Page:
How to Install LAMP on Debian 12, 11 or 10

LAMP, an acronym for Linux, Apache, MySQL/MariaDB, and PHP, is a widely adopted open-source software stack hosting web applications. This guide will provide instructions on how to install LAMP on Debian 12 Bookworm or the older stable releases of Debian 11 Bullseye or Debian 10 Buster, ensuring you have a robust environment for developing and deploying web applications.

Understanding the Components of LAMP:

  • Linux: The operating system layer of the stack, providing a stable and secure foundation.
  • Apache: The web server component handles HTTP requests and serves web content.
  • MySQL/MariaDB: The database layer used for storing and retrieving data required by web applications.
  • PHP: The scripting language used for developing dynamic web content and interacting with the database.

Why Choose LAMP?:

  • Open Source: All components of the LAMP stack are open-source, providing transparency and the ability to modify the software to meet specific needs.
  • Community Support: Being widely used, LAMP benefits from a large community of developers and users who contribute to its development and provide support.
  • Flexibility: The LAMP stack is highly flexible, allowing developers to create various web applications ranging from simple websites to complex web applications.
  • Ease of Deployment: With extensive documentation and support available, deploying a LAMP stack is straightforward, even for those new to server administration.

With the basics of LAMP now out of the way, you can proceed to the following guide, where you can set up a LAMP stack on your Debian system, providing a solid foundation for hosting and developing web applications.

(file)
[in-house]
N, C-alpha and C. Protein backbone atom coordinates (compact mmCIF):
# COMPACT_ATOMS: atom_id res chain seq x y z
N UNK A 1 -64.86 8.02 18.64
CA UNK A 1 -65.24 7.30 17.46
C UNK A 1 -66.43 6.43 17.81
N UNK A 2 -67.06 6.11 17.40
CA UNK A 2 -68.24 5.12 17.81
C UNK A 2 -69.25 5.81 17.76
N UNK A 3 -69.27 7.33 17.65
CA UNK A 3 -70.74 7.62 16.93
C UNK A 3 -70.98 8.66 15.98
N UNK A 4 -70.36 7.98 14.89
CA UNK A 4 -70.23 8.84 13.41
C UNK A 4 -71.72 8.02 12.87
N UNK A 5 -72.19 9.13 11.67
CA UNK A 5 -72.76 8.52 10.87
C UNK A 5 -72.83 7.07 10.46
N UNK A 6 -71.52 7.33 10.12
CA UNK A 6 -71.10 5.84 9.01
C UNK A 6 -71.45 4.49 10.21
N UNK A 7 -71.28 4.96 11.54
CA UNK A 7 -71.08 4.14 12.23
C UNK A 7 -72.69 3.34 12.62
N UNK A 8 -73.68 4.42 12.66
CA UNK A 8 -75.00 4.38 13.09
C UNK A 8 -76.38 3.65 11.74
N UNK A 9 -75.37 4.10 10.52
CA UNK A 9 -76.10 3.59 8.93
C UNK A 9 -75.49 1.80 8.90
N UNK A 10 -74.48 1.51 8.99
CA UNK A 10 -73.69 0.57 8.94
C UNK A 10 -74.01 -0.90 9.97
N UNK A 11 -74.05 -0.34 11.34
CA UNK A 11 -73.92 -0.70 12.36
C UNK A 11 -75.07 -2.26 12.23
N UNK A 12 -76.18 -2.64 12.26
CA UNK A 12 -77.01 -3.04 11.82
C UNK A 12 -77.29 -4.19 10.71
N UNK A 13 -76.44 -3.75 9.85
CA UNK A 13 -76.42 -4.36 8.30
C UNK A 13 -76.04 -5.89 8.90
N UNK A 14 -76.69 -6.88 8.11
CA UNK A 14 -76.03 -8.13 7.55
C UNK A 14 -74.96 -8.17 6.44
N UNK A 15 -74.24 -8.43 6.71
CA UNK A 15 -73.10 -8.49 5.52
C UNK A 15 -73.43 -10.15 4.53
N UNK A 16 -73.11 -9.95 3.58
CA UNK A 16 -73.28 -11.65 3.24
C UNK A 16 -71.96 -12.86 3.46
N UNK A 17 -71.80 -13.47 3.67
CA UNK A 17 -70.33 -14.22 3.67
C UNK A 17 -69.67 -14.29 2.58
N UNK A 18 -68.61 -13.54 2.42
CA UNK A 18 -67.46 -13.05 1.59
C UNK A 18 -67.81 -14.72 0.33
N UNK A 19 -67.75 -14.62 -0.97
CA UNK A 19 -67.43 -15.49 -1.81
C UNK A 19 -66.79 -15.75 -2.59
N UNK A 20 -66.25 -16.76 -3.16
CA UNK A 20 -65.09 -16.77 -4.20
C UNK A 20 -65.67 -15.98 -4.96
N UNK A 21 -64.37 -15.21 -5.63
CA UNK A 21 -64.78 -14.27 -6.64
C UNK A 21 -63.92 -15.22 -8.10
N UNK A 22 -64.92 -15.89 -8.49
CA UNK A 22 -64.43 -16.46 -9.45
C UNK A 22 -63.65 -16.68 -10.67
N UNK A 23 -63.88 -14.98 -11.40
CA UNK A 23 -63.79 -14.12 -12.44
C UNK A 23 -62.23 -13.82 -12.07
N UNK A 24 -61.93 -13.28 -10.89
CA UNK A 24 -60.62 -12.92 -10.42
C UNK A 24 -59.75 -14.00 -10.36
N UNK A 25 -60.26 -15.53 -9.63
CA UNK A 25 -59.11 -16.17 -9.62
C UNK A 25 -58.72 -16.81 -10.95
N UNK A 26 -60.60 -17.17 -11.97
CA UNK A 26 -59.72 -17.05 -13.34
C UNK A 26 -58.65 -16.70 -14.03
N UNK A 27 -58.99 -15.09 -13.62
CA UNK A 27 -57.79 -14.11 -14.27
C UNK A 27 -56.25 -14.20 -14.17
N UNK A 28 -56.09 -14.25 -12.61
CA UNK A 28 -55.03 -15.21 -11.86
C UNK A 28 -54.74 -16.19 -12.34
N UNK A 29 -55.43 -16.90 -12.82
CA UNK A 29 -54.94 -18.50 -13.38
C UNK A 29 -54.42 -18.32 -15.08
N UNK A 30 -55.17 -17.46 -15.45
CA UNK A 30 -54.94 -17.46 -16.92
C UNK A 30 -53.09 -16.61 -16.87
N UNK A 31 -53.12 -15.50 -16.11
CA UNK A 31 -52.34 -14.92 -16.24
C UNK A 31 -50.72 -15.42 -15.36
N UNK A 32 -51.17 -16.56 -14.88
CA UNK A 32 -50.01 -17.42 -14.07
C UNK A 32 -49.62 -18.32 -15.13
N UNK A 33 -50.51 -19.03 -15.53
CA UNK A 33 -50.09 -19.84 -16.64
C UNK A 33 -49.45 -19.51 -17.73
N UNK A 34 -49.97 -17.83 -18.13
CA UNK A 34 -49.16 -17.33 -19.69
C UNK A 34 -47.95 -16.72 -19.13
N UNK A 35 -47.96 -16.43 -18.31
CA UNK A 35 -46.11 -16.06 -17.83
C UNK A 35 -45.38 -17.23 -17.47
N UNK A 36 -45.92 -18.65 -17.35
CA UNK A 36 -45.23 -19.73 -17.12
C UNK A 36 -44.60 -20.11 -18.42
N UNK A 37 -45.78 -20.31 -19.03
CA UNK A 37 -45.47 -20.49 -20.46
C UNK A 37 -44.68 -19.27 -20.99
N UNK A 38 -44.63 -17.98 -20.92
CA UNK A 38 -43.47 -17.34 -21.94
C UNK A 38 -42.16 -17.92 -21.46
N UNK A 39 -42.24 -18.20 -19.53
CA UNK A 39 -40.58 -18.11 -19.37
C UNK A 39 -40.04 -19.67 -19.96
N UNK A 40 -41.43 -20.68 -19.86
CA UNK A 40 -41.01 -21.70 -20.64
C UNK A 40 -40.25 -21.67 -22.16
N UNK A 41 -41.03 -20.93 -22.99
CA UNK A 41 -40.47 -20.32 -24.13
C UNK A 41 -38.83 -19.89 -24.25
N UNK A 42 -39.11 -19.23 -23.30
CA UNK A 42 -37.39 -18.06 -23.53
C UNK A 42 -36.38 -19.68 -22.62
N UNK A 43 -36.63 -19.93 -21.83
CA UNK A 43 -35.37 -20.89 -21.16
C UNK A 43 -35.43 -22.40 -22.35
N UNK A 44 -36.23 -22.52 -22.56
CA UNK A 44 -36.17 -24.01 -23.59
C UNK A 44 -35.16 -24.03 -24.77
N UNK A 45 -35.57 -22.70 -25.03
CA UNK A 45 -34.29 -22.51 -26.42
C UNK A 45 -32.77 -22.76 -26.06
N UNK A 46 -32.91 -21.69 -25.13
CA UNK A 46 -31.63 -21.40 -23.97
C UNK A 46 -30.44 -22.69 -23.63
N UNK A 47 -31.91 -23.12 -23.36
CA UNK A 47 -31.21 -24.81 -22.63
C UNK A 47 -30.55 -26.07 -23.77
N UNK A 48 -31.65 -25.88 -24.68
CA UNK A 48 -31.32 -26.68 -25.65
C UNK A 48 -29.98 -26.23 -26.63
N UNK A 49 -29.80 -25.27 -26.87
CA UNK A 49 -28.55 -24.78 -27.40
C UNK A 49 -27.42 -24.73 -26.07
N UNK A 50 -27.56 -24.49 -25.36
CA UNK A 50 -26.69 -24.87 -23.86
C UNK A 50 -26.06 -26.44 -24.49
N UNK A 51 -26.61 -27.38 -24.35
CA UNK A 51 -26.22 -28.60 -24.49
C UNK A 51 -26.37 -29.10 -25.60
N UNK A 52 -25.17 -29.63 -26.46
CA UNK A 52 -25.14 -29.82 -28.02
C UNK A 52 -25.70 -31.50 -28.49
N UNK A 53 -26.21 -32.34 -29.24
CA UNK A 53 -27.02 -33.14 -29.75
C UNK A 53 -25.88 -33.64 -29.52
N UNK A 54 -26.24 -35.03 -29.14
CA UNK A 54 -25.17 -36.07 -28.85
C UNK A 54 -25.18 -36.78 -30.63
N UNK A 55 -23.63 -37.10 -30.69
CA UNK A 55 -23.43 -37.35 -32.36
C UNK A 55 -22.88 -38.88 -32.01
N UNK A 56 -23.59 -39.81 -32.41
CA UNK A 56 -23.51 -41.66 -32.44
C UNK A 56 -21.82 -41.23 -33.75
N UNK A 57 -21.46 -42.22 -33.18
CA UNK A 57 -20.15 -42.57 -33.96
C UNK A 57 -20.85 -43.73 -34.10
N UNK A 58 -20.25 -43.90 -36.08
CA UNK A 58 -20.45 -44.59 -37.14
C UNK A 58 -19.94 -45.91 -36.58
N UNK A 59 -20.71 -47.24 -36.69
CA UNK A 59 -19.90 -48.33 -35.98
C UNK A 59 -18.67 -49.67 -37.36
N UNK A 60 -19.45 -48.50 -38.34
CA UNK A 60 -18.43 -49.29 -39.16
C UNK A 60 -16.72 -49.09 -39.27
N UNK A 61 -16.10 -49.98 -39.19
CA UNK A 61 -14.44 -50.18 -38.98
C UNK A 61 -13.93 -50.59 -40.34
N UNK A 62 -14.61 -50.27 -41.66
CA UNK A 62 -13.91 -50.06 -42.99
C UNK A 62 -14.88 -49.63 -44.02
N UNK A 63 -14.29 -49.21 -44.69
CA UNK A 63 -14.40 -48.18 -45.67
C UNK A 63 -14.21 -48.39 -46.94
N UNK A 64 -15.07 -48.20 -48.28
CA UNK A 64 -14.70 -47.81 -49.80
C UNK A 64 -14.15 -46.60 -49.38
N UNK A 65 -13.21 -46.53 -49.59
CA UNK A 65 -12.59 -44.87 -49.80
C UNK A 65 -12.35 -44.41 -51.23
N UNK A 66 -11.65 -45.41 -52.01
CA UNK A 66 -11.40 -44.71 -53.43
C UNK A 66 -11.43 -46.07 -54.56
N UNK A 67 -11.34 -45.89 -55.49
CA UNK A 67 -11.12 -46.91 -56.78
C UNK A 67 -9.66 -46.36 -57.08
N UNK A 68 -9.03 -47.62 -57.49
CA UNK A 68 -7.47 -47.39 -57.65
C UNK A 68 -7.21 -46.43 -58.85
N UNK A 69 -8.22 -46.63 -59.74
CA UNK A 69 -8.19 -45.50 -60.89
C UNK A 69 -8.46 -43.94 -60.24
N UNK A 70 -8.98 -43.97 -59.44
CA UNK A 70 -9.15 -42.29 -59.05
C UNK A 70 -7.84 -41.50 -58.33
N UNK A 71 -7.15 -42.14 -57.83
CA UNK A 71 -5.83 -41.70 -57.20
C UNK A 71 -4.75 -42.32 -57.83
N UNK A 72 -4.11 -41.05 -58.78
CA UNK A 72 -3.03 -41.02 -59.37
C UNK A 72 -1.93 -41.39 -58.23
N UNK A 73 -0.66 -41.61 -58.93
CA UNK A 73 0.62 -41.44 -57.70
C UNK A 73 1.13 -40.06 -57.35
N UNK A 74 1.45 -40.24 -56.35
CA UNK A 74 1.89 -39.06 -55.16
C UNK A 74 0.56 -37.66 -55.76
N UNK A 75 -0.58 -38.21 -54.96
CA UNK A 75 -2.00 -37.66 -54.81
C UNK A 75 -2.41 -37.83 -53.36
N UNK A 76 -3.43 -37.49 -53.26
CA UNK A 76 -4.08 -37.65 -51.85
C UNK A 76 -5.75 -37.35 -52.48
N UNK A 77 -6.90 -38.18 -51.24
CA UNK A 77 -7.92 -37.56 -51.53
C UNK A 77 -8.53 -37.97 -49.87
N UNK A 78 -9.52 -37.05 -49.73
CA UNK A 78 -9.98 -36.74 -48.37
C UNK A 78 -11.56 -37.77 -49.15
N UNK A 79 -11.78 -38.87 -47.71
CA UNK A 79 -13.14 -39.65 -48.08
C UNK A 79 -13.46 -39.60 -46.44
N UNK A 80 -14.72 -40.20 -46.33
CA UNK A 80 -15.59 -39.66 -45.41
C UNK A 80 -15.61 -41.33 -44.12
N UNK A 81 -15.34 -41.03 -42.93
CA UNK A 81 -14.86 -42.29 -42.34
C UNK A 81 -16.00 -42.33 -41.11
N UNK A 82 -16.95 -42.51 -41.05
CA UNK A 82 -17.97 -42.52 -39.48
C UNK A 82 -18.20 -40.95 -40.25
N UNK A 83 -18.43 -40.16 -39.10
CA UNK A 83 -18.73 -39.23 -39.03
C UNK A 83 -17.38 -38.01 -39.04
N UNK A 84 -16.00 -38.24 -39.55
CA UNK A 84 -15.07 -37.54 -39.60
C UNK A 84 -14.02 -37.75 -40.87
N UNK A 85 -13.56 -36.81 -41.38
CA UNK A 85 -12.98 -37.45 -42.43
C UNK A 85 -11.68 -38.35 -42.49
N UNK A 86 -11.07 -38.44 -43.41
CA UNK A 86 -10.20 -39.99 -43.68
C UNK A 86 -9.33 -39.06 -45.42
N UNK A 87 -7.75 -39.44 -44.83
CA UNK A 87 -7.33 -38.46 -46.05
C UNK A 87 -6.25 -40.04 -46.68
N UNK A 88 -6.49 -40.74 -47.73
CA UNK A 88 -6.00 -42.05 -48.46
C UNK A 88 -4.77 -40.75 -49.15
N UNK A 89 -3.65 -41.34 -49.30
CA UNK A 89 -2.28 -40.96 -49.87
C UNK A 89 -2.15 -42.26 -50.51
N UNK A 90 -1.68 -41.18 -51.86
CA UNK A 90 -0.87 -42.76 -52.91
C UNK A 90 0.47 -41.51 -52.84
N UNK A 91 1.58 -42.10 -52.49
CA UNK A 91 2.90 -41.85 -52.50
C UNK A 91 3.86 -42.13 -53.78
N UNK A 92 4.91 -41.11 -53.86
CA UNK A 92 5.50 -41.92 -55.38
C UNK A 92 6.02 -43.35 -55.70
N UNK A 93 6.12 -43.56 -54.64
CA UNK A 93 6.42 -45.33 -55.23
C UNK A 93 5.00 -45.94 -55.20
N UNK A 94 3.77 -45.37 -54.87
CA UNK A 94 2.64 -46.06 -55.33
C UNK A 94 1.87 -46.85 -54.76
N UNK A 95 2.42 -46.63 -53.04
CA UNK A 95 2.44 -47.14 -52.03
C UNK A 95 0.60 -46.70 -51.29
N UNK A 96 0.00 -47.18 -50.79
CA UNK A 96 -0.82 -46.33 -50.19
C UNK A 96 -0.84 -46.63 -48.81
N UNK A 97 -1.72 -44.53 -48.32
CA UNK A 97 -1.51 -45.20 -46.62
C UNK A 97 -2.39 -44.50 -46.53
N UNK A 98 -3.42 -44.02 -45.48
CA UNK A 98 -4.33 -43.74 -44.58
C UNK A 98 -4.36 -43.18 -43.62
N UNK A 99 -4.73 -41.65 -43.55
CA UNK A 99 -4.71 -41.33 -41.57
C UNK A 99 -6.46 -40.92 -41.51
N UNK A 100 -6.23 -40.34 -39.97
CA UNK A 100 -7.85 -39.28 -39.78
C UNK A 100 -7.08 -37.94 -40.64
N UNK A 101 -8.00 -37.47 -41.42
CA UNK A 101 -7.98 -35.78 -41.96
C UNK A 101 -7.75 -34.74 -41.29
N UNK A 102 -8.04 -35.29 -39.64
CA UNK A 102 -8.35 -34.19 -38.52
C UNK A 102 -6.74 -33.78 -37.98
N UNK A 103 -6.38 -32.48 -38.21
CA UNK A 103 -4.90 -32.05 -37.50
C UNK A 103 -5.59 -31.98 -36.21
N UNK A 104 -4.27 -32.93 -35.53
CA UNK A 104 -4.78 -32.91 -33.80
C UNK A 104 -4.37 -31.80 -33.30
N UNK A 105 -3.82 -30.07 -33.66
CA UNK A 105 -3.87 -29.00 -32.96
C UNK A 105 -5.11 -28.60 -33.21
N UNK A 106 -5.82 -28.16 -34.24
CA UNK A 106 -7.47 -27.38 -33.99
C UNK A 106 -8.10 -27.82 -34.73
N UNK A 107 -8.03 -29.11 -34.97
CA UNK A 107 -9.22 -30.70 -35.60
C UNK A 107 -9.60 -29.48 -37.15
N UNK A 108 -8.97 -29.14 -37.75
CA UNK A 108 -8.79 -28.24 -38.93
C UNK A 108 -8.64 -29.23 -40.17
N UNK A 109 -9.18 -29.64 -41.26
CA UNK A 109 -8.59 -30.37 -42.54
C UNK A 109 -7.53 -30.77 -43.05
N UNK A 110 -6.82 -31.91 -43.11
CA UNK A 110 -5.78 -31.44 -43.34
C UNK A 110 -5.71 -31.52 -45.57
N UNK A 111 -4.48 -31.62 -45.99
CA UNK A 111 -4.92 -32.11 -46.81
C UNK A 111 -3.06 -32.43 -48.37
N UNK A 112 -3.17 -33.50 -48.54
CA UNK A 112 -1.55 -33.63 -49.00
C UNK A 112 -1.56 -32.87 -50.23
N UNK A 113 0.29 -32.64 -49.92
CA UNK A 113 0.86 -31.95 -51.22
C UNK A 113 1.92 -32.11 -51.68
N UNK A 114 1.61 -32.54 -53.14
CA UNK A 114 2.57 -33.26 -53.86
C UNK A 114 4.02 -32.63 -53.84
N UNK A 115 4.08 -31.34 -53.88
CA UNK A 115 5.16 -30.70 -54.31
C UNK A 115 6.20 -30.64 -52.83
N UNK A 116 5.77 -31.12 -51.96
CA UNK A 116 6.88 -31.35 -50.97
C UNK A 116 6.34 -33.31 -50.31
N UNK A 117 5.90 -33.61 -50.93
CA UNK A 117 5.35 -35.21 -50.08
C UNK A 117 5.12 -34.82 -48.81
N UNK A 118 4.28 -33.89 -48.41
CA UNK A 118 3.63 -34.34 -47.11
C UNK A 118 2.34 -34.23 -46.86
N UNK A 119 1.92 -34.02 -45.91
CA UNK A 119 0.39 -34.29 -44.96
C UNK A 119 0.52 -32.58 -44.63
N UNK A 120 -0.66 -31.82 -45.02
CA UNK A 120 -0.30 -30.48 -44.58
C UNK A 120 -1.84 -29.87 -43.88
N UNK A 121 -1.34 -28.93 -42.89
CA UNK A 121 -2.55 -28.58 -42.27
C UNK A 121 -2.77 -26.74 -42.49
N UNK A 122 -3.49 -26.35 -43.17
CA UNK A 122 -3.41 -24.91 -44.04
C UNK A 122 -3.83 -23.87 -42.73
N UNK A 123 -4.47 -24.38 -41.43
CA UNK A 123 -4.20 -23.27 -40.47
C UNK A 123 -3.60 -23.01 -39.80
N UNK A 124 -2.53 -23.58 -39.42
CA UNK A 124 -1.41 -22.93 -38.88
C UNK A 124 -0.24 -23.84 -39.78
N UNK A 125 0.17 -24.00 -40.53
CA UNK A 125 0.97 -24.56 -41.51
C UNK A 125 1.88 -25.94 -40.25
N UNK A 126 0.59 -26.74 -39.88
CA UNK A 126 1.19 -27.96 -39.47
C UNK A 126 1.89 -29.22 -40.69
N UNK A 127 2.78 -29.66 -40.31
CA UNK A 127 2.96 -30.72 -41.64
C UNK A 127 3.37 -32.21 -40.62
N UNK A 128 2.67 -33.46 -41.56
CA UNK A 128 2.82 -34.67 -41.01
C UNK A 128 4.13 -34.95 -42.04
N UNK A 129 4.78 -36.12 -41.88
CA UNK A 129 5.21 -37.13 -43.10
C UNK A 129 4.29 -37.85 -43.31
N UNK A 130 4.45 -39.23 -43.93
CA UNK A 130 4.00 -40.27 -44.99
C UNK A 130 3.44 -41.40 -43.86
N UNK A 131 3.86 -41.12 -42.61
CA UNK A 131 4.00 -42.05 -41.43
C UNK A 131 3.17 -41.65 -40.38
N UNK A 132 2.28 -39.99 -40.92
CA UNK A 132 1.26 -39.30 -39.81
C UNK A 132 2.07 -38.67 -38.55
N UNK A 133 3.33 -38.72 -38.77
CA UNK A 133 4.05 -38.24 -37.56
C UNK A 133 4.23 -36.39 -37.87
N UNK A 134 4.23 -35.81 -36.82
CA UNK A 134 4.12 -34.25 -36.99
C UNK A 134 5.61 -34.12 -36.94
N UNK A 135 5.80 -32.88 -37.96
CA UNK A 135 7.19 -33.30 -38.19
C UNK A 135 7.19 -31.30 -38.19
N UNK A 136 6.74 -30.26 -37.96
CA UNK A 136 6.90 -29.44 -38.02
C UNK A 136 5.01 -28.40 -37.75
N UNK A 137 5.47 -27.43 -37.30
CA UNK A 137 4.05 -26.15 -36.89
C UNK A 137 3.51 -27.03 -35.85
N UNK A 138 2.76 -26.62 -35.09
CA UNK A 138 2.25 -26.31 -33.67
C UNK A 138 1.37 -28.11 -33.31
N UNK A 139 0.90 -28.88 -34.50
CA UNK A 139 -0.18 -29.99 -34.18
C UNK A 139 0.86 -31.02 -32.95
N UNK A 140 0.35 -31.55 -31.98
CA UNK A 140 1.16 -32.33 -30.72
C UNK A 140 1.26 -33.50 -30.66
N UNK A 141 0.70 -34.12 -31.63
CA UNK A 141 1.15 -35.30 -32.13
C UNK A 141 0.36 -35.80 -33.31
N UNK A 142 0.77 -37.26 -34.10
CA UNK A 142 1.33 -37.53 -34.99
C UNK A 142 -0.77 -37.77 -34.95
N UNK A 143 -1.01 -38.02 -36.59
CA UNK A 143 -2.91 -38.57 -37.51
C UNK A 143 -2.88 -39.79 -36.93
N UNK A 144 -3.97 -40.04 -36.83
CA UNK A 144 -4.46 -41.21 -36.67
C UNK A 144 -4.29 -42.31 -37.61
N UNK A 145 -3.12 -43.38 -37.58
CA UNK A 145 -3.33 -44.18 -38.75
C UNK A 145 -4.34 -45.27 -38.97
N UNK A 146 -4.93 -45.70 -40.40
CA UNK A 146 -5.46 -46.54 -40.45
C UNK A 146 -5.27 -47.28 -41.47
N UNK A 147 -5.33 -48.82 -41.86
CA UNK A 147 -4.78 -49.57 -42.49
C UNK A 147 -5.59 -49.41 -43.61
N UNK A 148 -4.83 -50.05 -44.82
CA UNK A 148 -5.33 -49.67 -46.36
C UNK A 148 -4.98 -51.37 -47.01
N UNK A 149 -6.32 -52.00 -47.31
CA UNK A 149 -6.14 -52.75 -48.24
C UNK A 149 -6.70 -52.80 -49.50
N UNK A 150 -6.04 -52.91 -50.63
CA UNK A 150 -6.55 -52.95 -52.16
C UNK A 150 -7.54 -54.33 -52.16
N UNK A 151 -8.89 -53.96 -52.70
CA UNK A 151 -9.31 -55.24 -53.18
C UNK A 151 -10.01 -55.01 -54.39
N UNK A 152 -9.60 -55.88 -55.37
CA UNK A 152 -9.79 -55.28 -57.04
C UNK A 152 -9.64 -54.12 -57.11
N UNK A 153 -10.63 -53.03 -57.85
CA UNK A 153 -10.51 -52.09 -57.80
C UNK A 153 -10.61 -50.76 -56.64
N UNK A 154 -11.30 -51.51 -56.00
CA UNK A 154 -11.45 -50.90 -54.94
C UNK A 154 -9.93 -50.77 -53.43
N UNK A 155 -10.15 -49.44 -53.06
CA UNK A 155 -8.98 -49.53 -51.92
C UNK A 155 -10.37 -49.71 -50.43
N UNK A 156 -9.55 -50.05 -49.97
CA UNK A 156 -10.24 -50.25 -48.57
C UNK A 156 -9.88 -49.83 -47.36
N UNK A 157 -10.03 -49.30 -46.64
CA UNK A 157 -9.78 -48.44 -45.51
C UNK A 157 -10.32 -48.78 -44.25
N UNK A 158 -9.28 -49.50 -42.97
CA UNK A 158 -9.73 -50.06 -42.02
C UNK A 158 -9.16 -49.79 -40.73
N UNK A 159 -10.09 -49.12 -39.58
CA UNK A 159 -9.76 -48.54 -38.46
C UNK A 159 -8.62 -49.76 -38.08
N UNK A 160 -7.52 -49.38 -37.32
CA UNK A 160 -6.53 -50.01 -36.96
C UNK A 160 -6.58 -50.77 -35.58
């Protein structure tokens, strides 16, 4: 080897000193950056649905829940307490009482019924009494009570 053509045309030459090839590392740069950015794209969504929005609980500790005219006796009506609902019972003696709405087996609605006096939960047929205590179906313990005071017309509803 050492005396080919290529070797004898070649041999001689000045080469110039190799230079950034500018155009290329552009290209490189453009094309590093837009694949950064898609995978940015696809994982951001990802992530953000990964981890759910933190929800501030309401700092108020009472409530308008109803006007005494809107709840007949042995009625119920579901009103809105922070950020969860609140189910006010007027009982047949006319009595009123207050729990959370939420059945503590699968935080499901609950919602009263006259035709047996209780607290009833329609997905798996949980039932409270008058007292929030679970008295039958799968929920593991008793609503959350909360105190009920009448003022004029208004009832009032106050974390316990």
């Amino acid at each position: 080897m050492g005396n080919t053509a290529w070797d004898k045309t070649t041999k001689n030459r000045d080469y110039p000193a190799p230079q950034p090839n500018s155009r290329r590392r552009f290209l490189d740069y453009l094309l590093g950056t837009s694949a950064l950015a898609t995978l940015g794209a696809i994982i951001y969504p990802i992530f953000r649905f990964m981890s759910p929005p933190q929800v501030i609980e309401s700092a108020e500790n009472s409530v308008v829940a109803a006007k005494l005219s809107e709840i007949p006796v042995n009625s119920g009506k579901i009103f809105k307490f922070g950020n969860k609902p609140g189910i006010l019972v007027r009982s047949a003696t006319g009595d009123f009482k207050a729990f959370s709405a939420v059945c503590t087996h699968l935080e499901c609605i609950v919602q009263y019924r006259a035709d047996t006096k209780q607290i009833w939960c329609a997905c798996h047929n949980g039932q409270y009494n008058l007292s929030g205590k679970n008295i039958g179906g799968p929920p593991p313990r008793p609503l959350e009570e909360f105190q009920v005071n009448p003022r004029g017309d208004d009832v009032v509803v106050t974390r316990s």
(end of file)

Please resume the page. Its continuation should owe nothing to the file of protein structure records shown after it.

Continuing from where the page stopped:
LAMP Pre-Installation Steps on Debian 12, 11 or 10

Update Your Debian System’s Packages Before LAMP Installation

Before proceeding with the LAMP stack setup, updating your Debian system to ensure all the packages are current is crucial. This step ensures you’re working with the software packages’ latest and most secure versions.

To update your Debian system, execute the command below:

sudo apt update && sudo apt upgrade

Install LAMP on Debian 12, 11, or 10 via APT

Step 1: Install Apache – Part 1 of LAMP Stack Setup

Apache 2, also called HTTPD, is a web server and the first component you’ll need to set up as part of the LAMP stack.

To initiate the installation of Apache 2 on your Debian system, input the command provided:

sudo apt install apache2

As a side note, for those seeking a more recent version of Apache, check out our guide on how to upgrade Apache on Debian 12, 11 or 10 Linux.

Once the installation completes, you should verify its success by checking the installed version of Apache. This step ensures that the web server has been installed correctly. To do this, run:

sudo apache2 -v

You should see a response similar to:

Server version: Apache/x.x.x (Debian)

To further confirm that the Apache server is operational, use the systemctl command:

systemctl status apache2

If the Apache server isn’t running, activate it using the below command. This step ensures that the Apache web server is not just started but also set to run automatically upon system boot:

sudo systemctl enable apache2 --now

Once the Apache server is up and running, you can check its default page to ensure it’s serving content as expected. Open your preferred web browser and navigate to your server’s local IP address.

Typically, this would be either of the following URLs:

Screenshot of the Apache 2 Debian default page showcasing the successful server installation.
This image captures the default Apache 2 page on Debian Linux, indicating a successful server installation.

If you cannot access the Apache default page, especially using the UFW Firewall, you might need to permit traffic on port 80. This port is standard for HTTP web traffic. To allow port 80, input the following command: